If the battery in your iPhone goes dead or the carriage drive belt snaps in your printer, the procedure for replacing either might be less complicated than the assembly instructions for a particle board TV stand. If you're a tinkerer and you don't mind reducing a product to a pile of hobby parts, go to town. Some find this sort of activity enjoyable, and there's a fair education to be had as well. But most of us won't bring that "let's crack this puppy open" ethos to work. If a machine breaks in business, it isn't a job for the office's self-identified Mr. Handy. Generally, someone wearing a logo shirt is called in. Repair is never as easy as it looks, and the cost of paying for quick professional repair is lower than the cost of extended downtime or, if a do-it-yourself repair is thoroughly botched, the price of new equipment. That's just common sense.
This is a good time to rewrite common sense, and to start writing and fulfilling service contracts in-house. Only a small percentage of the equipment that an IT operation uses actually needs extended or on-site service coverage. If equipment is chosen well, a service contract is just flushed money, a bet with your money the odds of which heavily favor the vendor. It does not accrue, it does not raise your computing or storage capacity over time. The people you're supposedly paying to keep at the ready in case your server breaks down at 3 a.m. on Sunday are not going to pitch in to help you QA a new site or fly to a client's location. A hardware service contract is not outsourcing. It is insurance, and considering the range of scenarios a hardware service plan doesn't cover, it's not even all that hot as insurance.
[ Looking for a closer shave? See InfoWorld's article "16 ways IT can do less with less." ]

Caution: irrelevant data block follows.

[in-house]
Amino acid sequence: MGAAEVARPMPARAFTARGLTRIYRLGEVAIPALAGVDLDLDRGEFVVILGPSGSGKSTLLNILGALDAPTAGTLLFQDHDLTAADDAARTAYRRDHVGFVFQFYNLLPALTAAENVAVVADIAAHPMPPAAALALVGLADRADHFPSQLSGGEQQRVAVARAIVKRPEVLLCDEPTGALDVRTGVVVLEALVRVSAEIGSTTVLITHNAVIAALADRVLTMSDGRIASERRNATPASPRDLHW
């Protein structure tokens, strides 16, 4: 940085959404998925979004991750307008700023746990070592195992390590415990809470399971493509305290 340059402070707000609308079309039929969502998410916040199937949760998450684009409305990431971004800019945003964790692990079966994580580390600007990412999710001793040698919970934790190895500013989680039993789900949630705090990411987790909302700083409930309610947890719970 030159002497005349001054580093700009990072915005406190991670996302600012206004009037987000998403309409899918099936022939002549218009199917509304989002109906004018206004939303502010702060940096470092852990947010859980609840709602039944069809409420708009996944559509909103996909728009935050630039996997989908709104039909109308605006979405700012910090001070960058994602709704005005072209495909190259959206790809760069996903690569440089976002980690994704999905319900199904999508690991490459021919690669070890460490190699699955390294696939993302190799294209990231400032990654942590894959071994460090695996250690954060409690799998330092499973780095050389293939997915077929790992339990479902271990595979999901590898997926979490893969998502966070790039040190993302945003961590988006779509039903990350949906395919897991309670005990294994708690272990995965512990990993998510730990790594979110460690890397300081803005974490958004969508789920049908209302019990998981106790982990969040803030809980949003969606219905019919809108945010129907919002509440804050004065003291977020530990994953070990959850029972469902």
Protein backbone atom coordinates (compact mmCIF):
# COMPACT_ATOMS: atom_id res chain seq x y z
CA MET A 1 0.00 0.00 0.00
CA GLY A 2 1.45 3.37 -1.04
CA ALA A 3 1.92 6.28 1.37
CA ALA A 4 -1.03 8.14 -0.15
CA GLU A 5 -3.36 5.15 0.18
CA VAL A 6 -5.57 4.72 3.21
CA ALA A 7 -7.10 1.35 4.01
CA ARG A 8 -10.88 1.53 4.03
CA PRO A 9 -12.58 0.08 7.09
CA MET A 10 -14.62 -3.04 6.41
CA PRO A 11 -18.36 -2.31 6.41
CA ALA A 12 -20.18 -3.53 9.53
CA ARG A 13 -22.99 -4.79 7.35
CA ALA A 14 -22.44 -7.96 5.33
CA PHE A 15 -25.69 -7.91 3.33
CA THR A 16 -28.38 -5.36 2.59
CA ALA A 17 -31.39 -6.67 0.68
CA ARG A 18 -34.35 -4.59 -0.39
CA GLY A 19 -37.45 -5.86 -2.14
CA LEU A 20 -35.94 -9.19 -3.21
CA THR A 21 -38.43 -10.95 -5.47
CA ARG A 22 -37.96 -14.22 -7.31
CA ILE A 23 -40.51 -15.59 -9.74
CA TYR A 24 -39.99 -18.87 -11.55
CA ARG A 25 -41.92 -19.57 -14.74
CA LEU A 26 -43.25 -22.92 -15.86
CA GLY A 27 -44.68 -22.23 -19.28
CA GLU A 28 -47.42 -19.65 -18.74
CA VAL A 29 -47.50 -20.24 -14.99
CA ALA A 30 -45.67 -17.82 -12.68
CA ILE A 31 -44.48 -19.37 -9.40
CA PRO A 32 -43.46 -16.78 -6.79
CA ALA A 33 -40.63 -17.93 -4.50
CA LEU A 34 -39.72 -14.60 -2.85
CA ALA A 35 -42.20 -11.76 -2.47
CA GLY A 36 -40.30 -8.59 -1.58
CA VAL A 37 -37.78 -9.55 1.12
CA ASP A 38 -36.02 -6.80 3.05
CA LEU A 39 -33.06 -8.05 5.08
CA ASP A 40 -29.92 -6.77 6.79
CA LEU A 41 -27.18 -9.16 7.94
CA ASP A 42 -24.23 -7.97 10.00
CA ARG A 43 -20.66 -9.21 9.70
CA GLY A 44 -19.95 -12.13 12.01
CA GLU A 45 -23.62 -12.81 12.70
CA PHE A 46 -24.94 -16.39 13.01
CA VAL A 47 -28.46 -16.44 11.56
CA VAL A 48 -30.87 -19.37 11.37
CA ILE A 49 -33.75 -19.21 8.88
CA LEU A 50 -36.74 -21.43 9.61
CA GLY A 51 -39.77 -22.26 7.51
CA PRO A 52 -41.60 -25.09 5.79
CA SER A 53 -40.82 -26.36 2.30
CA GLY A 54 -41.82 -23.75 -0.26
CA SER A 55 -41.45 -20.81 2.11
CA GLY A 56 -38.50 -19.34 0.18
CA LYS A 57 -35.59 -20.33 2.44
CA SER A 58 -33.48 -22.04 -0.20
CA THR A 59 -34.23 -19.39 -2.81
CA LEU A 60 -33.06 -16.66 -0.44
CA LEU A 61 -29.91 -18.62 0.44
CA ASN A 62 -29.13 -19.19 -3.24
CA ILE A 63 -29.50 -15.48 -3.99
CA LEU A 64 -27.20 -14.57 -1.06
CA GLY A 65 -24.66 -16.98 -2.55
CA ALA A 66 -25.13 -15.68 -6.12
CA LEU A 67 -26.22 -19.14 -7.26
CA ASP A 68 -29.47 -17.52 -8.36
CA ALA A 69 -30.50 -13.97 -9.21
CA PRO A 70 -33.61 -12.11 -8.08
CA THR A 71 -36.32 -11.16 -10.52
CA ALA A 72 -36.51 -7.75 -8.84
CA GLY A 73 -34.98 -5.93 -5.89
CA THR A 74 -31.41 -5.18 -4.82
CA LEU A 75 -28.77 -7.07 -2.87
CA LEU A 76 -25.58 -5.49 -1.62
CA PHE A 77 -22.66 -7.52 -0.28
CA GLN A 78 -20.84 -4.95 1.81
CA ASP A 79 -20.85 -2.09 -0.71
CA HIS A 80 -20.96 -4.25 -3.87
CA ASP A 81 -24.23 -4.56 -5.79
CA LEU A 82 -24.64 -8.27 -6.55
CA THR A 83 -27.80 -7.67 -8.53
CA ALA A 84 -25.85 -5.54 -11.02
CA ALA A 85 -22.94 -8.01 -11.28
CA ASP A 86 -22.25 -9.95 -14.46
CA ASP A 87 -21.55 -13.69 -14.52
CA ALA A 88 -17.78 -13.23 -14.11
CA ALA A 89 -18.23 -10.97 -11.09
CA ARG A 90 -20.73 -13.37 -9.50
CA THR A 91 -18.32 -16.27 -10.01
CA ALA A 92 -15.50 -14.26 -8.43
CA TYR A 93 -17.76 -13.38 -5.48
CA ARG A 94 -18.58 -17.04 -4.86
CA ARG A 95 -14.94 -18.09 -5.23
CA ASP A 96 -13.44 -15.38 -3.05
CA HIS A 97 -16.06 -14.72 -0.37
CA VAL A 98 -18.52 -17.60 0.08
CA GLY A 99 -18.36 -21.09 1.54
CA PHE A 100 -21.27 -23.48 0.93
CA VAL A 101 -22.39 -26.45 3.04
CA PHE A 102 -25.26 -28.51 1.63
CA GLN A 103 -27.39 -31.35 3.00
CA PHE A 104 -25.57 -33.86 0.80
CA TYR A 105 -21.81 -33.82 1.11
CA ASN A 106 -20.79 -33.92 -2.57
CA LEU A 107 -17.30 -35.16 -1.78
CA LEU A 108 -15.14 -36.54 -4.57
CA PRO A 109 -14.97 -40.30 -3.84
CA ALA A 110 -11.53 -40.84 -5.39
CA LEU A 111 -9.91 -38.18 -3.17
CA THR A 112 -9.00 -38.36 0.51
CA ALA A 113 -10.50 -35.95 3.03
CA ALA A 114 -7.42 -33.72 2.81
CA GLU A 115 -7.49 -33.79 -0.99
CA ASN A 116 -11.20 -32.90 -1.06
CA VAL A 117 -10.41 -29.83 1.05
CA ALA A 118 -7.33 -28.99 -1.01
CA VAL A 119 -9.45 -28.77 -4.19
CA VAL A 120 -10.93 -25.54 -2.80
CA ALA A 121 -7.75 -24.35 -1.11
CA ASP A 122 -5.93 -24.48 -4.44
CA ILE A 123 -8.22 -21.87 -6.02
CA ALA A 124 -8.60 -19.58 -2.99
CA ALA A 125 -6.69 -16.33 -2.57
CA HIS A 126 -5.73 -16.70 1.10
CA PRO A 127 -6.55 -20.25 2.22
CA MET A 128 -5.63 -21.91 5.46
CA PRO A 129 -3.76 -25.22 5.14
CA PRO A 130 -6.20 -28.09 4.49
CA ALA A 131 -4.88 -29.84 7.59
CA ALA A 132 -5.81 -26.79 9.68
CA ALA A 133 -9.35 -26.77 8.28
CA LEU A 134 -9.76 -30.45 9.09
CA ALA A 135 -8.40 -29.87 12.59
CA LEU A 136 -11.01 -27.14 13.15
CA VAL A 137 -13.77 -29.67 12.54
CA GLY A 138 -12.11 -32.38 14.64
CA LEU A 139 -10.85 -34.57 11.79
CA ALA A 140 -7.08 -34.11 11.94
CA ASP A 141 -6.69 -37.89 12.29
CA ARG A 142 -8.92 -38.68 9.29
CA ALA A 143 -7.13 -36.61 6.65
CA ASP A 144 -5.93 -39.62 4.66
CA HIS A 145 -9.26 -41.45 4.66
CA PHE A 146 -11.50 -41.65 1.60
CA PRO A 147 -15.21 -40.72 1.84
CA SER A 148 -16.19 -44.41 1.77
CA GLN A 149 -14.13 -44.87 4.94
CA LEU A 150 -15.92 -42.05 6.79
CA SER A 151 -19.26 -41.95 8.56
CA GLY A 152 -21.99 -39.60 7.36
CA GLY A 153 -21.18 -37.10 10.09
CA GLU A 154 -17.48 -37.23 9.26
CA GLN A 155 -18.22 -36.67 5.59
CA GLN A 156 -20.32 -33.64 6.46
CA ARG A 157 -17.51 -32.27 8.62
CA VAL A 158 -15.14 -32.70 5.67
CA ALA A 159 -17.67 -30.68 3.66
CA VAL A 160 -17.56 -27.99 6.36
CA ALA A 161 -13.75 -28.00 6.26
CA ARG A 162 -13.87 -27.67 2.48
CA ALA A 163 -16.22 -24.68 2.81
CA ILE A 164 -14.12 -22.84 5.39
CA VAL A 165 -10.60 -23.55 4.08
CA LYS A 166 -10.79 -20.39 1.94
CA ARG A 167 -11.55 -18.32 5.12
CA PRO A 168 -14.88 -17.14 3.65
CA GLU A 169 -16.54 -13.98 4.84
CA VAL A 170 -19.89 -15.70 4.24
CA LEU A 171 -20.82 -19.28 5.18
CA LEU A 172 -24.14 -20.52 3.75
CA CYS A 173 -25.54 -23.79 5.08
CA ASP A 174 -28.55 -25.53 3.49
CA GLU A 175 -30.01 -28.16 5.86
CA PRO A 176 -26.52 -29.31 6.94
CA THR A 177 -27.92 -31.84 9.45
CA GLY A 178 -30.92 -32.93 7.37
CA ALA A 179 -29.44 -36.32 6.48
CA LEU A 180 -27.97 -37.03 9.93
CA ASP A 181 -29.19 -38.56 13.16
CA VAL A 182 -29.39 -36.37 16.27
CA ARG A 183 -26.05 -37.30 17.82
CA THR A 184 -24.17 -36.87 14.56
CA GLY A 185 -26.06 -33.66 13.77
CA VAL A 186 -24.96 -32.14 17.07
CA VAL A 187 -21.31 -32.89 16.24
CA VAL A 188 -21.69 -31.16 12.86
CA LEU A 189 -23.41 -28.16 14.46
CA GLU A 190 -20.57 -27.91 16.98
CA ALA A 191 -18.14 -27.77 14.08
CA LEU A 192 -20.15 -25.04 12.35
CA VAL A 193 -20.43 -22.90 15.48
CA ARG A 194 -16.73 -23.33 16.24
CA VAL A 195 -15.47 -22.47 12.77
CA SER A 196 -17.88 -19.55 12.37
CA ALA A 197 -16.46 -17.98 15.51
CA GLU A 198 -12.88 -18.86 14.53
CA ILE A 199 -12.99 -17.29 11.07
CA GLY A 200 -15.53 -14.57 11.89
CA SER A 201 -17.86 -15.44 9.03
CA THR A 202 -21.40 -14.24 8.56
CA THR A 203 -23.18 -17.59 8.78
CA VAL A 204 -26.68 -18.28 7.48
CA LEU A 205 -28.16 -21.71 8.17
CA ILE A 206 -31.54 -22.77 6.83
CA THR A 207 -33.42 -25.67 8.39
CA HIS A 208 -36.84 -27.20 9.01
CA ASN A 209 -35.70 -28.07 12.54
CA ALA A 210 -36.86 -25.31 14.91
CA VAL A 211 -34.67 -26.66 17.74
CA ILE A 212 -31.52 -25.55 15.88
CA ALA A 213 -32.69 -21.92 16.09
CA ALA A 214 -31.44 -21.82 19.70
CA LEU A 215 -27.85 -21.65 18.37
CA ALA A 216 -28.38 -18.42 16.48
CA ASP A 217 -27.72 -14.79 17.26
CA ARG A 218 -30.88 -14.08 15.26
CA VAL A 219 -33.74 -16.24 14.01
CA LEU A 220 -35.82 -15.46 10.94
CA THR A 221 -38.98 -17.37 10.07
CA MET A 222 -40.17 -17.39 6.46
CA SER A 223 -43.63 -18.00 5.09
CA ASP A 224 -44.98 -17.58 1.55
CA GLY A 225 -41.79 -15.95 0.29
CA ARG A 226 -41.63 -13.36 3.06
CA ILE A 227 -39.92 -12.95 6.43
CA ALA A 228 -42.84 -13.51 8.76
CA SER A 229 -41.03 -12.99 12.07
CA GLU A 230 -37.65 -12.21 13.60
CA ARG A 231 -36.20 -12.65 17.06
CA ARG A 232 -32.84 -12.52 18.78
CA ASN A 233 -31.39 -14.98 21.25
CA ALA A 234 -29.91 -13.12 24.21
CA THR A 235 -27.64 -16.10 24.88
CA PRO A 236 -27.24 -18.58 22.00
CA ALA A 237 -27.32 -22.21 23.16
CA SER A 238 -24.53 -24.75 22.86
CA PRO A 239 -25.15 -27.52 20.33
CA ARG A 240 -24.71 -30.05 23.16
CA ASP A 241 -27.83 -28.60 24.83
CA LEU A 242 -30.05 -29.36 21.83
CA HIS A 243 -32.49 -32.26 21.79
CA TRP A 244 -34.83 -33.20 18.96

That makes hardware service contracts an easy target for bloodless budget cutting. For starters, I'll wager that most large corporations are spending money to cover repairs on equipment that's not even plugged in. Companies that buy extended or on-site service for server equipment should weigh the long-term cost of a contract against the one-shot cost of spare parts. If a vendor doesn't offer attractively priced spare parts kits, it's time to shop for a new vendor.
At least two smart vendors realize that there's money to be made selling systems to businesses that are willing to do their own repairs and upgrades. This week, you read my review of Apple's Nehalem Mac Pro, a desktop/workstation that's built for easy, tool-free, and risk-free user service and upgrades. Apple's Xserve is constructed to come apart easily as well. AMD exercises a policy of keeping existing Opteron servers and workstations serviceable and upgradable. AMD continues to manufacture CPUs that are replaced by new models, keeping the cost of repair parts low. Most of the time, upgrading to a CPU with a higher clock speed or more cores does not require a new system purchase.
Once you see system repair as an insurance policy, you realize that except for systems of considerable scale, you can handle your own underwriting. Bank the money you'd spend on service contracts and use it instead to fund upgrades later on. Just make sure you're buying upgradable computers. That happens to be my area of expertise, and I'd be glad to help out.